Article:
Monday, 24 June 2013
Australian Public Service
I rise to point out the lack of vision on the part of the coalition, particularly in relation to its rhetoric regarding our public service, our civil society and the demonisation of regulation—a civil society and a regulation which have served Australia very well and keep us safe from things that we would no longer accept: toys that come apart in a child's mouth, lead paint that poisons us, deaths in our workplaces, restaurants that give us food poisoning. Keeping us safe from these many things makes life good in Australia and puts us at No. 1 in the wellbeing index and at No. 2 in the liveability index.
In particular, I am concerned about the extent of the cuts. Back in 1996, the coalition promised that they would cut about 2,500 public servants, and that grew to 30,000 in a very short period of time. They have promised now between 12,000 and 20,000 cuts, so you can imagine how large the cut will be, given their history. In particular, it shows a lack of vision not just because of the loss of services and the insecurity and loss felt by people themselves—and I have many, many public servants in Parramatta—but because, in the region in which we live, civil society is going to be an enormous growth area in the next decade or two in the countries to our north. We are incredibly well placed to ride that wave through our small businesses and the skills that we have. For that, I say it is folly not to fully appreciate the value that we have in our public service.
We have been a lucky country. A friend of mine, Donald Horne, wrote a book called The Lucky Country. We have had what we needed when we needed and we were in the right place at the right time. We had food to export. We had commodities when the world needed them. We have been riding a wave on the back of commodities through the construction booms in China and we will ride that wave through the construction boom in India.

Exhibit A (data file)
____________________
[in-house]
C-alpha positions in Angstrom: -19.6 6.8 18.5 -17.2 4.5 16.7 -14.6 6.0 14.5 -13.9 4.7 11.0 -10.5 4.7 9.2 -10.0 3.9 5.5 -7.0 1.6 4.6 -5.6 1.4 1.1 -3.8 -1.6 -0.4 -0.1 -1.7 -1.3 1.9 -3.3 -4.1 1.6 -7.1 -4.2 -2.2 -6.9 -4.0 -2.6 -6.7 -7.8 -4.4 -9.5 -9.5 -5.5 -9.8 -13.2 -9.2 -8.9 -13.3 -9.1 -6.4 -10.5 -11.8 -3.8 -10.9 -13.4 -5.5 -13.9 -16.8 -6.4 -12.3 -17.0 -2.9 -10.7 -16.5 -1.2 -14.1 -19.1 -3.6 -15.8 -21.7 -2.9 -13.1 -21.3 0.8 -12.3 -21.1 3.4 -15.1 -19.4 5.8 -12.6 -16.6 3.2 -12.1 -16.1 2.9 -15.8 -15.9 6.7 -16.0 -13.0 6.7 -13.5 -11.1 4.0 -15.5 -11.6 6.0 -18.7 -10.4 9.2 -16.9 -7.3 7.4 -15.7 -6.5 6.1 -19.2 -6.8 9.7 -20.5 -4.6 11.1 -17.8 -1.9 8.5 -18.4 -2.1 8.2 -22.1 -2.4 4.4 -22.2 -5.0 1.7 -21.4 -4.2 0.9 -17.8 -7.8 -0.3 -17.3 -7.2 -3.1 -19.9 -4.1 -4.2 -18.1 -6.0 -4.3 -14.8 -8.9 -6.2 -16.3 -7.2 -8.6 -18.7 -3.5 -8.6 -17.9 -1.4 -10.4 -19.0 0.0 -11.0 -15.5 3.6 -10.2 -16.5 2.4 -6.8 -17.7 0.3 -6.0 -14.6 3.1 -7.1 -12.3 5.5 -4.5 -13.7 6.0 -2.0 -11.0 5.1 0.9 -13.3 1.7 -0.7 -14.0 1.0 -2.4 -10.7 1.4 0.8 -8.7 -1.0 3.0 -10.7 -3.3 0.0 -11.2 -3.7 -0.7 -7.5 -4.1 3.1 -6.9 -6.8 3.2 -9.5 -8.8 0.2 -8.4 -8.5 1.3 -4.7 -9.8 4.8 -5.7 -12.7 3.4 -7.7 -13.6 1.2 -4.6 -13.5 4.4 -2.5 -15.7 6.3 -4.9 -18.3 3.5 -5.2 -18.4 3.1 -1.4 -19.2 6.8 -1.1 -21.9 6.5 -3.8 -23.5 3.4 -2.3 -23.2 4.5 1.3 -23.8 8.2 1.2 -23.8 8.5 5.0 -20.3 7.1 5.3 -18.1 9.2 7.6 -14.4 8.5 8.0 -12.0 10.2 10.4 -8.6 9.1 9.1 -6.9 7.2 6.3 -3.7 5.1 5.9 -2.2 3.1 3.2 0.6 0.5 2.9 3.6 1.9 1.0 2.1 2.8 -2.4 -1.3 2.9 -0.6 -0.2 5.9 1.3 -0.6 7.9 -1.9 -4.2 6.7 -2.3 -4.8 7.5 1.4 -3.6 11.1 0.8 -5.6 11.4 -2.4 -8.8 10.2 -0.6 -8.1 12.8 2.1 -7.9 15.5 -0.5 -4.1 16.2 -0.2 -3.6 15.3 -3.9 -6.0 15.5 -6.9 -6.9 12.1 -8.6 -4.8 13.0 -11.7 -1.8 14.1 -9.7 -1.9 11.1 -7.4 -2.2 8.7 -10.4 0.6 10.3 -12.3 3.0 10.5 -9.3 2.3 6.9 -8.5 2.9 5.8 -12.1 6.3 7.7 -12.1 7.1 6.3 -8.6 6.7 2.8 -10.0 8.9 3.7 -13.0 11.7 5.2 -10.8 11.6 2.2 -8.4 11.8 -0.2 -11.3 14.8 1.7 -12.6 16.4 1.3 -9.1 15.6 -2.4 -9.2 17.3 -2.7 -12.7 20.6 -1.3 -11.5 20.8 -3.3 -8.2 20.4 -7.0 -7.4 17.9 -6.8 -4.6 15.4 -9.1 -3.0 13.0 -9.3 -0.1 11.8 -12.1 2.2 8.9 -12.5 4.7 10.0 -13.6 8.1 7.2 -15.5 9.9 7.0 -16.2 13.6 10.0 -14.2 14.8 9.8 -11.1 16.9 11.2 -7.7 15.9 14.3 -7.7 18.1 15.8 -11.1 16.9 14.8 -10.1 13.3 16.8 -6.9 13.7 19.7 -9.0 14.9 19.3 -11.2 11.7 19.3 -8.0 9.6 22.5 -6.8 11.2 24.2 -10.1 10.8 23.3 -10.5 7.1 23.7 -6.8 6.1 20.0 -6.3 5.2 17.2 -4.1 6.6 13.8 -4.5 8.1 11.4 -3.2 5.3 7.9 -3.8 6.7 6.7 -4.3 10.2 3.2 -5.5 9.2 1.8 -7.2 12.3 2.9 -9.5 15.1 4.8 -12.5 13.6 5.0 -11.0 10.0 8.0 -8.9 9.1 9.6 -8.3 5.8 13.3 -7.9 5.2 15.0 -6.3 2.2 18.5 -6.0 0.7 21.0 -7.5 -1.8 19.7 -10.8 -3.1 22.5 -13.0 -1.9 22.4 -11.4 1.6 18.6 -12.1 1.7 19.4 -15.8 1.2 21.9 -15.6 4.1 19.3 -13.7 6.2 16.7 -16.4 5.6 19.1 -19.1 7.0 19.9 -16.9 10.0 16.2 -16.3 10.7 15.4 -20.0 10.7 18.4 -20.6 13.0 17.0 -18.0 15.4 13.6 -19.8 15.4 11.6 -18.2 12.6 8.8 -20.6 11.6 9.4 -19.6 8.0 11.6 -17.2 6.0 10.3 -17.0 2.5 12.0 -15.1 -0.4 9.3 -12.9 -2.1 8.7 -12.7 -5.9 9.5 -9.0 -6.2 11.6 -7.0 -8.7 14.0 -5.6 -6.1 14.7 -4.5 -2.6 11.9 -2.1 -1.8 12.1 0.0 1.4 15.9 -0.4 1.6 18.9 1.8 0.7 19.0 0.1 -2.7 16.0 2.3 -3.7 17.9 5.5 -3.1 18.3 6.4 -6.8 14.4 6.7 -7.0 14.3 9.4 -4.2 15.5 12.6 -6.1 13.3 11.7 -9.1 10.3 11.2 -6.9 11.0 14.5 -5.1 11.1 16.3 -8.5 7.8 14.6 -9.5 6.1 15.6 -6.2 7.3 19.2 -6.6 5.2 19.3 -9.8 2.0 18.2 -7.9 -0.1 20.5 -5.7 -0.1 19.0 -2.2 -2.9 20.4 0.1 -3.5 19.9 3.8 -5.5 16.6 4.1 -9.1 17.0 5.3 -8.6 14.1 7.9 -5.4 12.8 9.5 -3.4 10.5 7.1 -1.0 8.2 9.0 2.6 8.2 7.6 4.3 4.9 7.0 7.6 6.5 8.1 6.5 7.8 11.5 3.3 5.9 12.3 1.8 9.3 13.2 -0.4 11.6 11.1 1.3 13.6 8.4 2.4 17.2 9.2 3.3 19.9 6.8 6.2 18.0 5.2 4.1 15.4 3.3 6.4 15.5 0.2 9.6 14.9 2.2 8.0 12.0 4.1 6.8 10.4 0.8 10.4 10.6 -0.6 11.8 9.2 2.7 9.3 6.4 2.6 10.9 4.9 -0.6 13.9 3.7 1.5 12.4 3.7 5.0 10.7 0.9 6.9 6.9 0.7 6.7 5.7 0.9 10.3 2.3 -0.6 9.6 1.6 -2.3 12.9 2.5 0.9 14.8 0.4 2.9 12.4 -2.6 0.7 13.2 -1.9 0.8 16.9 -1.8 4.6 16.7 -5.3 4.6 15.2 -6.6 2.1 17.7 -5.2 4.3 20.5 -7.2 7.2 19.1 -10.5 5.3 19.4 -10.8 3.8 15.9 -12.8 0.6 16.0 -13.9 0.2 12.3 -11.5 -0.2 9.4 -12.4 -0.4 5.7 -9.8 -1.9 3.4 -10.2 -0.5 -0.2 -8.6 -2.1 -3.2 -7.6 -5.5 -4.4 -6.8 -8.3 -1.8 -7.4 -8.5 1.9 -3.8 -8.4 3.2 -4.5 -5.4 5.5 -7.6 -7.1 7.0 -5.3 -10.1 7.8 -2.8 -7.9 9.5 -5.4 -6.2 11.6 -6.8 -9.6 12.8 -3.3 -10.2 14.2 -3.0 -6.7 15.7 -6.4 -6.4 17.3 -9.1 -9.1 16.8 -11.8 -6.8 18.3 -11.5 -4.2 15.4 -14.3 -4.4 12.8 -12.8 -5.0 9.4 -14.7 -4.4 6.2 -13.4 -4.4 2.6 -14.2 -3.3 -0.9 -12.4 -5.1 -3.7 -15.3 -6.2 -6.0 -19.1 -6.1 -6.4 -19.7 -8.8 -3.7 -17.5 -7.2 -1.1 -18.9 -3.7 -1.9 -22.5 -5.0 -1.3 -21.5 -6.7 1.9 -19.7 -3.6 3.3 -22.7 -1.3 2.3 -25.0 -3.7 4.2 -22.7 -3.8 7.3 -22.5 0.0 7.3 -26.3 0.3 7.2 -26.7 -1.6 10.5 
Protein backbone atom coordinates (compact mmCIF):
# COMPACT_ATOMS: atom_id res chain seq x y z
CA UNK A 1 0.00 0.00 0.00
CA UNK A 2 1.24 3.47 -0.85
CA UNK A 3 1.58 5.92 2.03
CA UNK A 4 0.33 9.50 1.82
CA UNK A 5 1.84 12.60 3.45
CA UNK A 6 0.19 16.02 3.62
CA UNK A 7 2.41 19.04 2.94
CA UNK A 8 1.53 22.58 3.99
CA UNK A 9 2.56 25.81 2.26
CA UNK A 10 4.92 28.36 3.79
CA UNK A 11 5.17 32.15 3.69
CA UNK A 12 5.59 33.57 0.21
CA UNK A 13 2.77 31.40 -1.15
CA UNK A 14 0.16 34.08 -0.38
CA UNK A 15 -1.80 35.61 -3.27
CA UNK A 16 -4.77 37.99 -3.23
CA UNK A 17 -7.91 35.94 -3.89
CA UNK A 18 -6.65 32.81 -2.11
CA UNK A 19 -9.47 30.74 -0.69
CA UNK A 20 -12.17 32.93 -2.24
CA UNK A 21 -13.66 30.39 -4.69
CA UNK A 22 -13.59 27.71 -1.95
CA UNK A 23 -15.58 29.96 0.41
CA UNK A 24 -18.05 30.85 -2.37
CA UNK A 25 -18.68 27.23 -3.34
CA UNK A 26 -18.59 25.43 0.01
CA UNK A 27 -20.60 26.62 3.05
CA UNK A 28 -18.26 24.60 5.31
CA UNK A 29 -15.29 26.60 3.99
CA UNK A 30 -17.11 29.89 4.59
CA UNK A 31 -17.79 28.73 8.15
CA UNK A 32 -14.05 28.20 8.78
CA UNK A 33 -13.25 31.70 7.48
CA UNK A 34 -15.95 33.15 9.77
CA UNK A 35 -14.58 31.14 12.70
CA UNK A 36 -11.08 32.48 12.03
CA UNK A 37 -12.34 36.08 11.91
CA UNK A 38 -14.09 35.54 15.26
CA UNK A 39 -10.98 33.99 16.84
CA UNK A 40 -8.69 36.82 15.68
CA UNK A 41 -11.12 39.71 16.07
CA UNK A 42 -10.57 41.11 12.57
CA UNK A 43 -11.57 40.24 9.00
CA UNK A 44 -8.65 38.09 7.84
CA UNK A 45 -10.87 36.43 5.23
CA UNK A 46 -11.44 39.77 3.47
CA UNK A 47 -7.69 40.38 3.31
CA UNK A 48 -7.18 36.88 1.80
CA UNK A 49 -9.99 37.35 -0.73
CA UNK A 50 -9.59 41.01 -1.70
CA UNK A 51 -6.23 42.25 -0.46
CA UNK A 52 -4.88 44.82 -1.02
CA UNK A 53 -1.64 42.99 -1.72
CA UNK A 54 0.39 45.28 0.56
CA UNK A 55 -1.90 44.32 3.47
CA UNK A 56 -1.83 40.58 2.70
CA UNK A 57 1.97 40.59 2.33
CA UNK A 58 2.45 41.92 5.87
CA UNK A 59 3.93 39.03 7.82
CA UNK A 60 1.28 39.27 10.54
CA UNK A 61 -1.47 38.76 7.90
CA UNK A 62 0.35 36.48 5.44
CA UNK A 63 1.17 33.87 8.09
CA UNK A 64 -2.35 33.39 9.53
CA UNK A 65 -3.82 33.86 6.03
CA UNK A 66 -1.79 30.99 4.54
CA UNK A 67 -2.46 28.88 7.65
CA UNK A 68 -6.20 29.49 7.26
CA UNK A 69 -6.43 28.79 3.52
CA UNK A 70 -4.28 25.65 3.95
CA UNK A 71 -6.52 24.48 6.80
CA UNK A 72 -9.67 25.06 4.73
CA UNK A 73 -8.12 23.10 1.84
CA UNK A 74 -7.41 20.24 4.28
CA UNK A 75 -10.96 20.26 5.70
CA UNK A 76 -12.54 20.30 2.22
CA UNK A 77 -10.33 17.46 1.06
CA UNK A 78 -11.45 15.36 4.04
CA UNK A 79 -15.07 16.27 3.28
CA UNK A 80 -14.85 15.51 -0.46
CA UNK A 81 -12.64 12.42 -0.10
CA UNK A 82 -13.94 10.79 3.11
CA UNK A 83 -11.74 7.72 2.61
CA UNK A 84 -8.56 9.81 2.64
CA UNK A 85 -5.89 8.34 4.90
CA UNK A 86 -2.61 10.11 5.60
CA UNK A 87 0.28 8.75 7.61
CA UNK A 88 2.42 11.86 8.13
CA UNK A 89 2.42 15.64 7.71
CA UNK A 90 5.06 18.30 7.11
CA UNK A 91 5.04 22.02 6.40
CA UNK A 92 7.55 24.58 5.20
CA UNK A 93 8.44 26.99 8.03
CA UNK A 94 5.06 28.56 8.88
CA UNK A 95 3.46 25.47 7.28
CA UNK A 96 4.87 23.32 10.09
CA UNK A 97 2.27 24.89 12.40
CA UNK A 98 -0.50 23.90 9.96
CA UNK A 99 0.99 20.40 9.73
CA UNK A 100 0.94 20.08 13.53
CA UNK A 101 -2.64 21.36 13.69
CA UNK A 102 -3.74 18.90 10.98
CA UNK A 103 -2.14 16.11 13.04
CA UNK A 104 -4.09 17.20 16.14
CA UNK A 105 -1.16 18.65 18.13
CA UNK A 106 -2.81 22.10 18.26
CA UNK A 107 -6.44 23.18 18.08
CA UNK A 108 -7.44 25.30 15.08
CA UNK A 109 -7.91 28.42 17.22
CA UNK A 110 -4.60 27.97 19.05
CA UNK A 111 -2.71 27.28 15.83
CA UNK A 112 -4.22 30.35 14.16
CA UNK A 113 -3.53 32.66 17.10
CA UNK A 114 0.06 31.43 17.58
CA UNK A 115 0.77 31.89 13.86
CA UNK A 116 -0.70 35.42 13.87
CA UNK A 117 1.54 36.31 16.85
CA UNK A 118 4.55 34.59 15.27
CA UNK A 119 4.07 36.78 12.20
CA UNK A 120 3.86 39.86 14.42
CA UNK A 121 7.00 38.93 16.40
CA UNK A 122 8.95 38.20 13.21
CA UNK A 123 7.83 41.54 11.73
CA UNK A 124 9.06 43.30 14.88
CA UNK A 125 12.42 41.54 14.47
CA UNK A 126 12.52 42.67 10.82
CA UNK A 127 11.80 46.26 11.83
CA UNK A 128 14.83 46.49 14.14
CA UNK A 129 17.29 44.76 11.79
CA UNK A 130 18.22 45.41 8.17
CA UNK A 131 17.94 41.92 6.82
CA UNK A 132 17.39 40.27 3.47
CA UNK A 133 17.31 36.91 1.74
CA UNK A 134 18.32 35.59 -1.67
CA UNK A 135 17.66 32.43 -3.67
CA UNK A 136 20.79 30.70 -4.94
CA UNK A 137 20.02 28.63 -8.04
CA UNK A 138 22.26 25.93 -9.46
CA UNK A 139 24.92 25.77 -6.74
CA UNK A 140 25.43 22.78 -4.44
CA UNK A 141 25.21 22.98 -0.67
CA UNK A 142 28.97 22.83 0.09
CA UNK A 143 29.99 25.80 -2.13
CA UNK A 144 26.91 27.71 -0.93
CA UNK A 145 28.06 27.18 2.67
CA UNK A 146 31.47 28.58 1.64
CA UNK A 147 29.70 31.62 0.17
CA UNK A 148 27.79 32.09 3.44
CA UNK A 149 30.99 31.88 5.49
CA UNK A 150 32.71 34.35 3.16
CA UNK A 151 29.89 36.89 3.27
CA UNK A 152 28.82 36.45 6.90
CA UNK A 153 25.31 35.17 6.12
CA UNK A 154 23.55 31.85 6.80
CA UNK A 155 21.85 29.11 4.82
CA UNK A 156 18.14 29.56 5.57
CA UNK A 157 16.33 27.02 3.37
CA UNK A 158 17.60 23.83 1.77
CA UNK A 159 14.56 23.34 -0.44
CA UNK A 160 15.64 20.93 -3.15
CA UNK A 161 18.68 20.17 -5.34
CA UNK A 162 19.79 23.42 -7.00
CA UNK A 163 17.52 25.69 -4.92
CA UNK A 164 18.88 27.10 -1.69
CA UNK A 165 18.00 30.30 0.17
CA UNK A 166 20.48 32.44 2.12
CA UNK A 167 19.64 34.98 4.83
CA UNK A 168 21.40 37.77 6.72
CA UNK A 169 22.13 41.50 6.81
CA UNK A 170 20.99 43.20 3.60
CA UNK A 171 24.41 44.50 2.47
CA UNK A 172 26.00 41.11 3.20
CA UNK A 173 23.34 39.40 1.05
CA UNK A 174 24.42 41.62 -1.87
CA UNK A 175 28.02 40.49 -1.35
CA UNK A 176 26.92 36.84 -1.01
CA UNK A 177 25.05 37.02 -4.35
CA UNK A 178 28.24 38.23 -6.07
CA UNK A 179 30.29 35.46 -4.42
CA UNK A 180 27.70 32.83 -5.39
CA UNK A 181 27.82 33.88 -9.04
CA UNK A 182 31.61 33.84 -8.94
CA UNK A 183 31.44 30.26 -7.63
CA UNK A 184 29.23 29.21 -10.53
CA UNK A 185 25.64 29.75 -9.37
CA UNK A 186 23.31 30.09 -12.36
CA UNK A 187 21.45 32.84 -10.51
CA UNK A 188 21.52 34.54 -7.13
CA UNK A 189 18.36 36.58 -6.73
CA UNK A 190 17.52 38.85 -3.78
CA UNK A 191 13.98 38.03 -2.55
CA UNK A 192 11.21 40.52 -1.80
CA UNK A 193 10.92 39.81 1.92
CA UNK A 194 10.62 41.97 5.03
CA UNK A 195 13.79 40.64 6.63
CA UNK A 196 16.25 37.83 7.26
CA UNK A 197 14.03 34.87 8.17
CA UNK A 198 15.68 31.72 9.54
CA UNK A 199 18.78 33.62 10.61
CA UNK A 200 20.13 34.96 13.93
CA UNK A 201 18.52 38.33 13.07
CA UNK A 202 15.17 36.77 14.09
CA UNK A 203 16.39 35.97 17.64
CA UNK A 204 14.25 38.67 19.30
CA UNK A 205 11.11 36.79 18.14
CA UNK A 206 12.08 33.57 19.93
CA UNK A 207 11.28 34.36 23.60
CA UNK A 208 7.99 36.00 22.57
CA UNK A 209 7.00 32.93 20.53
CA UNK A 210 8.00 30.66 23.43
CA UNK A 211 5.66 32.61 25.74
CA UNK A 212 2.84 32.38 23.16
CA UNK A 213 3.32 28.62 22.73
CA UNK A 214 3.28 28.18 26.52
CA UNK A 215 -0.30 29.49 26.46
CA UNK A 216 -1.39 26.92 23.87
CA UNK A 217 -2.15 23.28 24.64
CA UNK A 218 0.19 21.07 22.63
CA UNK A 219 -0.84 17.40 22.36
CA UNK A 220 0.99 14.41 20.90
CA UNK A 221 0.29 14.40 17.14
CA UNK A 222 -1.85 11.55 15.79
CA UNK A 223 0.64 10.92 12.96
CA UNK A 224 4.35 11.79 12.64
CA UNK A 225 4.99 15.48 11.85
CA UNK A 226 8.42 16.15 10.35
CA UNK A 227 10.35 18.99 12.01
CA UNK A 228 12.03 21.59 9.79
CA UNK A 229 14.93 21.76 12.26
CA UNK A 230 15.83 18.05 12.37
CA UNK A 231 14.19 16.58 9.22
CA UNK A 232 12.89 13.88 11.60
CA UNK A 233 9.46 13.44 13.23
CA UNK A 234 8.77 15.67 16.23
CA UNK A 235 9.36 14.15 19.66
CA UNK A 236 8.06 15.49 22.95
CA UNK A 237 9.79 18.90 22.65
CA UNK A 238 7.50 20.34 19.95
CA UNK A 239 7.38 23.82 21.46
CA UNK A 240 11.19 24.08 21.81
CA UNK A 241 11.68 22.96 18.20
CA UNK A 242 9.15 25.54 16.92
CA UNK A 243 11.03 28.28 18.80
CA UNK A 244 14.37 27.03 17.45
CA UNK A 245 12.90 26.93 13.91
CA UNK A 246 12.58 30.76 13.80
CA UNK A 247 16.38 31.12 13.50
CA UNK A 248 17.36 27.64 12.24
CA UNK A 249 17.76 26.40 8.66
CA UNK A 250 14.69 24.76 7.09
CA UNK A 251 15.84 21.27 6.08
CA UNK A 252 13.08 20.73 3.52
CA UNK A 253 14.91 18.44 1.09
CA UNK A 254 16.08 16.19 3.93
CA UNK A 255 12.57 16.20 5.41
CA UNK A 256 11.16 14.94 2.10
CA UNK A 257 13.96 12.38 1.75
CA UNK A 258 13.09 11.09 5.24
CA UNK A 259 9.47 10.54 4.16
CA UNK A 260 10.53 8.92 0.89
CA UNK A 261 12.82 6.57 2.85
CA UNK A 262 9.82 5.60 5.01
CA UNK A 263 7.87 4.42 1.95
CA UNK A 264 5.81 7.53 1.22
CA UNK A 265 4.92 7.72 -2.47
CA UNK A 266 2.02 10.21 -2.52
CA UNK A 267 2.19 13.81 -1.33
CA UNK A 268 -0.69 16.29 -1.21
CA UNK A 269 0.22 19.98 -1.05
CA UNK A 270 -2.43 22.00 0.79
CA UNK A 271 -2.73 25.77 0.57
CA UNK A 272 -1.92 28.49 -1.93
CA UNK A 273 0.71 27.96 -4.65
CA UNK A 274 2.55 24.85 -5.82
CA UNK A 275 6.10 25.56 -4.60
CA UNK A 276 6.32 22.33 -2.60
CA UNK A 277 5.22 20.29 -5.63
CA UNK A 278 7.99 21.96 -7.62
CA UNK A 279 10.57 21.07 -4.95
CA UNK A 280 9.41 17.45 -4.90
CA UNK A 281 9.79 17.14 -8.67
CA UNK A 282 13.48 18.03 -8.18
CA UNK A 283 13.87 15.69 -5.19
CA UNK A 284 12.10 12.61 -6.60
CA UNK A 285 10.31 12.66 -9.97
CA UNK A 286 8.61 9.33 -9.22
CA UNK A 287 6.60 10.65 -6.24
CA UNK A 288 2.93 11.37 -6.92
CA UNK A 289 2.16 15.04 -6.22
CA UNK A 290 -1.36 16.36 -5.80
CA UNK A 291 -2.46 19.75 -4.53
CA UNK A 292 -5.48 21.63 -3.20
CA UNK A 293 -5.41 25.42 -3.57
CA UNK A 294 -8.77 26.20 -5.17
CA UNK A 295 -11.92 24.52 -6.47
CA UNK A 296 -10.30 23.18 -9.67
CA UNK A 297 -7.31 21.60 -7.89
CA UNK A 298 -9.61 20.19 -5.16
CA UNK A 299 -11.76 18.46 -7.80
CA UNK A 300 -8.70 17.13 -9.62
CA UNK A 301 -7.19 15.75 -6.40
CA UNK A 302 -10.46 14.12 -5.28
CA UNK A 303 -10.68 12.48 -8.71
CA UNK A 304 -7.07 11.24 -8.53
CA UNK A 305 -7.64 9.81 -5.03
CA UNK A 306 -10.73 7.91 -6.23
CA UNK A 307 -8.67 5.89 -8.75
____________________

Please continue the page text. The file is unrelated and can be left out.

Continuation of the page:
We have skills when the world needs them as the countries to our north that are growing so fast move beyond the construction booms and they start to require the professional services of architects and engineers and lawyers. We have those services. We have large export industries into China in services. We have architects working. We have lawyers working on the back of legal firms in India. We are able to provide those services. When those countries wanted education we were able to provide it and provide it in the early stages. As they move now in vocational education, we are moving there as well.
We have what we need and we are in the right place. We are not always good at exploiting it to the extent that we should. We sometimes undervalue who we are and what we have. I would say to the coalition that they are well and truly doing that when it comes to our Public Service. We are on the edge of the fastest growing region in Australia and when I go into my community I sit in a function and I look out and I see the world in the room. There is not a capital city that we do not know. There is not a language we do not speak. There is not a culture we do not know. There is not a place in the world that we do not know intimately through our population. There is not a connection we cannot make because of the strength of our people.
We are unbelievably well placed to benefit from the growth in our region to the north and following that through Africa and the Middle East, also massive economies that are growing at incredibly rapid rates, dwarfed somewhat by China and India and Indonesia but in the next 10 to 15 years we will see that as well. We have in us, in our population now, everything we need to do well in those emerging economies.
But we need to understand that following the construction boom and the building of things, following the education of their populations, they will reach the same conclusions that we come to. Following that comes compassion. There come disability services, safety nets, aged care, preschools, early childhood education and wheelchairs and Cochlear implants. Standards will also come—safety, transparency, anti-corruption. All the things that countries have gone through before, the countries to the north and in Asia and Africa will follow.